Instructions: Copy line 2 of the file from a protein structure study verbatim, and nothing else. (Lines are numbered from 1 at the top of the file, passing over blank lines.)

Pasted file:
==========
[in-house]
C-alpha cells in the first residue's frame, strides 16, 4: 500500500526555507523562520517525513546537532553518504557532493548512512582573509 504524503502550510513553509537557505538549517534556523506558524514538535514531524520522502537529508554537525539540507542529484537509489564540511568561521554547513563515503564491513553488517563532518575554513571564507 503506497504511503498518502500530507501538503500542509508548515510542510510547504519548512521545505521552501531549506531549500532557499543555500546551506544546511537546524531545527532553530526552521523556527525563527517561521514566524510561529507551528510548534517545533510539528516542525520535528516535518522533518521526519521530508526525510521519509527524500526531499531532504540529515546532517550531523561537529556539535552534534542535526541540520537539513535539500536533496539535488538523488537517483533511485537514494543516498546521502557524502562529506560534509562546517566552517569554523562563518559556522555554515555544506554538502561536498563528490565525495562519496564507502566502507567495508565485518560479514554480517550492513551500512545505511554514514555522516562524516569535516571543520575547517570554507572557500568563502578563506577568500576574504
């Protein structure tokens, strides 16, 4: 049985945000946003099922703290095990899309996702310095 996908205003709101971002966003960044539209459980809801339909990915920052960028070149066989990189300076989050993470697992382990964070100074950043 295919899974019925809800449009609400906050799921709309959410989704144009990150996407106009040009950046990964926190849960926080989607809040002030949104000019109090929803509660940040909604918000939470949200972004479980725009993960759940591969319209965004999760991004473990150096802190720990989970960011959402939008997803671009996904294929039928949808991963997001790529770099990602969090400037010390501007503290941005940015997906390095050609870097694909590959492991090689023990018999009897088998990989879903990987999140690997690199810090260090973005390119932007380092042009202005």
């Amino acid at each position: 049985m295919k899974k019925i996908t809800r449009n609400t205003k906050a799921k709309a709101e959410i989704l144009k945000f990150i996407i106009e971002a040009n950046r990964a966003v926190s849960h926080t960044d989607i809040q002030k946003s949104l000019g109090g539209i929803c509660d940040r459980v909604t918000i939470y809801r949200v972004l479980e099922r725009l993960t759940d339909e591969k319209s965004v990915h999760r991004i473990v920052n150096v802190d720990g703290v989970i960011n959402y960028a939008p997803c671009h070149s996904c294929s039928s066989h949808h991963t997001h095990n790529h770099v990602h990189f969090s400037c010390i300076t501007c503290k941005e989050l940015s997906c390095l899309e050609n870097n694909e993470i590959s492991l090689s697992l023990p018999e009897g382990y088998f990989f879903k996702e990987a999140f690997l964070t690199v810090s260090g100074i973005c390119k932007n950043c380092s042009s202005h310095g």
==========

C-alpha cells in the first residue's frame, strides 16, 4: 500500500526555507523562520517525513546537532553518504557532493548512512582573509 504524503502550510513553509537557505538549517534556523506558524514538535514531524520522502537529508554537525539540507542529484537509489564540511568561521554547513563515503564491513553488517563532518575554513571564507 503506497504511503498518502500530507501538503500542509508548515510542510510547504519548512521545505521552501531549506531549500532557499543555500546551506544546511537546524531545527532553530526552521523556527525563527517561521514566524510561529507551528510548534517545533510539528516542525520535528516535518522533518521526519521530508526525510521519509527524500526531499531532504540529515546532517550531523561537529556539535552534534542535526541540520537539513535539500536533496539535488538523488537517483533511485537514494543516498546521502557524502562529506560534509562546517566552517569554523562563518559556522555554515555544506554538502561536498563528490565525495562519496564507502566502507567495508565485518560479514554480517550492513551500512545505511554514514555522516562524516569535516571543520575547517570554507572557500568563502578563506577568500576574504